I love it when a good book does that to you.
Set in Bumblebee, North Carolina, on the eve of F.D.R.’s election, Stella by Starlight draws the 1930’s South exactly as it was — separate and intentionally unequal. Eleven-year-old Stella Mills dreams of a different future, caught in world determined not to let her have it. Sharon Draper’s novel is peppered with memorable characters and description so well-crafted I had to make cornbread to stop my craving:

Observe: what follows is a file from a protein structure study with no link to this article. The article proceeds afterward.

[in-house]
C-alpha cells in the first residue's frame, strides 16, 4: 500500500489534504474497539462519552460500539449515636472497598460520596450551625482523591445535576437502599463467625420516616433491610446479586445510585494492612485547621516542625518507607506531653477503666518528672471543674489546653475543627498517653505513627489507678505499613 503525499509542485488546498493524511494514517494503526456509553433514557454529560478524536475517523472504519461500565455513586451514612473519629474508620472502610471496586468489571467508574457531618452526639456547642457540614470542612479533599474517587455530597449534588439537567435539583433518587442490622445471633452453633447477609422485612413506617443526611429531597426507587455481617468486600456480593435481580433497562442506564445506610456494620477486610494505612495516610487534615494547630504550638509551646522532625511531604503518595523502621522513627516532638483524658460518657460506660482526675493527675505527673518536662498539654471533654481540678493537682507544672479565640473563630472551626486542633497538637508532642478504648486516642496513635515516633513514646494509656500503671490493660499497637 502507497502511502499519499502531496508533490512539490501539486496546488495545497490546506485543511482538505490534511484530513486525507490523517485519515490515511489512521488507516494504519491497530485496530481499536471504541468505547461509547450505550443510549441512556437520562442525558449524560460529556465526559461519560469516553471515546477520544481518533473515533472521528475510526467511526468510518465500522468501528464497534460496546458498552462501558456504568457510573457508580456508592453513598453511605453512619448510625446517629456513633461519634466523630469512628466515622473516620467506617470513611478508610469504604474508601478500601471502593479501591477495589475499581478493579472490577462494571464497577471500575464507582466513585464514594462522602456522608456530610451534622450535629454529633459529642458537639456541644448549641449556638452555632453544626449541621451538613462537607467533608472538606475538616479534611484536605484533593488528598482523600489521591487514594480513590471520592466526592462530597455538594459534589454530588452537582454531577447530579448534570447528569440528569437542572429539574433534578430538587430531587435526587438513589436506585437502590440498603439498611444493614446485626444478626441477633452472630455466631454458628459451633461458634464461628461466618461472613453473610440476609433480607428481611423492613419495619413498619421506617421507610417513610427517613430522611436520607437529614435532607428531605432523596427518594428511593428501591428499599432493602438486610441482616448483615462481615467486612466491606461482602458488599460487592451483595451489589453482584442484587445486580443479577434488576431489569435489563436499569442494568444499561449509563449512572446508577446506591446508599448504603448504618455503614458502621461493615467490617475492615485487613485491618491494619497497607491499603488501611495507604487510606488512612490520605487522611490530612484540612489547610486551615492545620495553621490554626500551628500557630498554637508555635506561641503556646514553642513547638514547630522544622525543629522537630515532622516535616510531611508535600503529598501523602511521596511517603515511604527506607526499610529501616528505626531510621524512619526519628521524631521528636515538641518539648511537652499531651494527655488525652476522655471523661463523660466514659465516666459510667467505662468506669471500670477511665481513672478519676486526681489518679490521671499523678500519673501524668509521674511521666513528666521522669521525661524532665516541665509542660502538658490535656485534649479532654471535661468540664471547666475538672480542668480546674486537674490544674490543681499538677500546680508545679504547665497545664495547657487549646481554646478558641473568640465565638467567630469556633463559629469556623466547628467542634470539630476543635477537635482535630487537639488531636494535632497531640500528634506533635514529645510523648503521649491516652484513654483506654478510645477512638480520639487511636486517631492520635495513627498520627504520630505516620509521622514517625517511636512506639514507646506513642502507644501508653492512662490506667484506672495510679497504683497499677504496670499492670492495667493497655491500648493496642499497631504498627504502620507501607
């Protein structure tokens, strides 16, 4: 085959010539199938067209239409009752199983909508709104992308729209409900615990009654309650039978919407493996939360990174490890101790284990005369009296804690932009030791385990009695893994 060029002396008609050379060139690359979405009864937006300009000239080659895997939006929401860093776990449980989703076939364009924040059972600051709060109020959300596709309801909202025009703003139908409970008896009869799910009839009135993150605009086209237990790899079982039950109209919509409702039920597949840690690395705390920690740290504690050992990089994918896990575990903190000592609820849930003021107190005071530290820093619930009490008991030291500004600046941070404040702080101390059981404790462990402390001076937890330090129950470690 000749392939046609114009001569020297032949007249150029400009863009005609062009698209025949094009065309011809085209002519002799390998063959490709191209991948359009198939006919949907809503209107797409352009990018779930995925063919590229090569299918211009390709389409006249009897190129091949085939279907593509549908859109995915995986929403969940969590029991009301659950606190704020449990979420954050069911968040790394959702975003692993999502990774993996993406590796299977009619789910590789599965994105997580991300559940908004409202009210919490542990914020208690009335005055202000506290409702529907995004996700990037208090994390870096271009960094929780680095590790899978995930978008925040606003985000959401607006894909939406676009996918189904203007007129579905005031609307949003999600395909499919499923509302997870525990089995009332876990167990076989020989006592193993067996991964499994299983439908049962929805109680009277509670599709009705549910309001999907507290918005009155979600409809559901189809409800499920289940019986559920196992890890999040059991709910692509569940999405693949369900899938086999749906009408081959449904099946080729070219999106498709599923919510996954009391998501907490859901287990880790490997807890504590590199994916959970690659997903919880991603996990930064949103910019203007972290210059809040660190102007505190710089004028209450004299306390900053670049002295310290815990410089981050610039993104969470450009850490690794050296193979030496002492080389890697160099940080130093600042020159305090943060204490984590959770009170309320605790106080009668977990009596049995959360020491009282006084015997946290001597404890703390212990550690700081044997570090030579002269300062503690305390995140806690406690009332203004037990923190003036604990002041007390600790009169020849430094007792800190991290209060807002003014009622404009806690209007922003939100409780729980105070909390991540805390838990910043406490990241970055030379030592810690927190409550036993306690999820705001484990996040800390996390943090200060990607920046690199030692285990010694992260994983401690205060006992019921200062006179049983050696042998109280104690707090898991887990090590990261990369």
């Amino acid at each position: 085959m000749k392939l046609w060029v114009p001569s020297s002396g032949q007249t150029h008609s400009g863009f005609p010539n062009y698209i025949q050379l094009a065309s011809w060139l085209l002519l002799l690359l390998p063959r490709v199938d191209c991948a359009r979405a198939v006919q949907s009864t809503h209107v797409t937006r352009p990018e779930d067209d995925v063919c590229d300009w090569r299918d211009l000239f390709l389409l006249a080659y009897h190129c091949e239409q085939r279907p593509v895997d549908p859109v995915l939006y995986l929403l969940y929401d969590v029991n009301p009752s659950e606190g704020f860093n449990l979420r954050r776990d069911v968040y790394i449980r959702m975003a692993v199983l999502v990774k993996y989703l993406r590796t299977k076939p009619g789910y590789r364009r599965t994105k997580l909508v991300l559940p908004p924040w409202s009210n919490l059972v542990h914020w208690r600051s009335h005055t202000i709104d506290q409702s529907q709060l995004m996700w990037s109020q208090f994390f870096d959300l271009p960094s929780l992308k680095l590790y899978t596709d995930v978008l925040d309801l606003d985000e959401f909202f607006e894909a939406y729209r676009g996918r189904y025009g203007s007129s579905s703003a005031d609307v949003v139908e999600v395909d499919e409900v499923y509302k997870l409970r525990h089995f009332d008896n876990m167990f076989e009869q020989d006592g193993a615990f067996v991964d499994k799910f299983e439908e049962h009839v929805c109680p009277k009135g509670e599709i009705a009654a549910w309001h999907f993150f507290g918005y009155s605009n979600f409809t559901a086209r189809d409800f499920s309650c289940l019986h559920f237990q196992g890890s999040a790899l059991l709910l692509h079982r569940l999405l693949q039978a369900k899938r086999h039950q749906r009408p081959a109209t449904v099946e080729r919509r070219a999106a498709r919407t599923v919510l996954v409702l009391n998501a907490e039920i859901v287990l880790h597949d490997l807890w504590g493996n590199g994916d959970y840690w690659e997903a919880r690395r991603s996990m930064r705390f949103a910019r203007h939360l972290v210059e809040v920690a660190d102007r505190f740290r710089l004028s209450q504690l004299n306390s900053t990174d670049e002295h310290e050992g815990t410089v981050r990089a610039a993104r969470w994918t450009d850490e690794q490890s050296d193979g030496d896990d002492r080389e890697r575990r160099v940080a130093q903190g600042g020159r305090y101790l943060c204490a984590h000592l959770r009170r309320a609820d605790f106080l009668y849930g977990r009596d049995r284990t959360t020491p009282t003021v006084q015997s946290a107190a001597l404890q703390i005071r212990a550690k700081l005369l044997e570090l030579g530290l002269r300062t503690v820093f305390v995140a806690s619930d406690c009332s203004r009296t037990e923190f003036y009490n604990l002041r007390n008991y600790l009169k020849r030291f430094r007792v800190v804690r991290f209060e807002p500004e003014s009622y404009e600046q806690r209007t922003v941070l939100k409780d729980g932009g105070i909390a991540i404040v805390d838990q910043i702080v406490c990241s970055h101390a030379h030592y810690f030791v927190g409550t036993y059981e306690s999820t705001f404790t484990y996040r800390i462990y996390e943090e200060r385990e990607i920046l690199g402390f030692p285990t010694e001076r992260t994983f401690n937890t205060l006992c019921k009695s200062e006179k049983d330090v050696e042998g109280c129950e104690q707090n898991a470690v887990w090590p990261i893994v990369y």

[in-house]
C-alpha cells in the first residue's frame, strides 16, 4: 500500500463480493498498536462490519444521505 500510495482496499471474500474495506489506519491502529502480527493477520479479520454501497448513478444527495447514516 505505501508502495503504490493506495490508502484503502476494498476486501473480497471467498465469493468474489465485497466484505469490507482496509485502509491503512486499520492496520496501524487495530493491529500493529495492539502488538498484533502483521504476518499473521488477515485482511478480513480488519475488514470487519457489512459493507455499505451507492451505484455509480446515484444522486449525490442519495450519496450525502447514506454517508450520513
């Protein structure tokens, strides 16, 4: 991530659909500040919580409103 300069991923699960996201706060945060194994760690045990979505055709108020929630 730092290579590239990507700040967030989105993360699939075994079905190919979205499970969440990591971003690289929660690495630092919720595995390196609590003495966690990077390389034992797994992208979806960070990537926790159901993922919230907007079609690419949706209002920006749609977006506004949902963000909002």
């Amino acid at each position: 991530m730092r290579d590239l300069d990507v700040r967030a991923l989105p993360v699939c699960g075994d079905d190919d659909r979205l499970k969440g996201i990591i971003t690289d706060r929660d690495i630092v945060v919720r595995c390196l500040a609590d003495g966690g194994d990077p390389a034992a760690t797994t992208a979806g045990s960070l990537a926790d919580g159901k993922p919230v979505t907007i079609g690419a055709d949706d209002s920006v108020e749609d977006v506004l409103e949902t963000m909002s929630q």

Parents and teachers should be prepared for some hard conversations about the inequality of Jim Crow laws, a mention of lynching, and some difficult scenes of violence against both adults and children. Even though the novel addresses some very dark themes, Draper keeps the story relatable and grounded. Injustice and blatant racism are juxtaposed with the every day — chores, bad grades, and a burgeoning crush on the neighbor boy. The end result is a story about the strength of community and hope for the future. Stella by Starlight is a must-read for every fifth grade child, and for every adult who never had to live in fear of a burning cross in the night. It is a reminder of how far we have come as a nation, and a reminder of why we must never go back. This is a perfect choice for Black History month, or for a cold winter Saturday when you want to curl up with coffee and cornbread.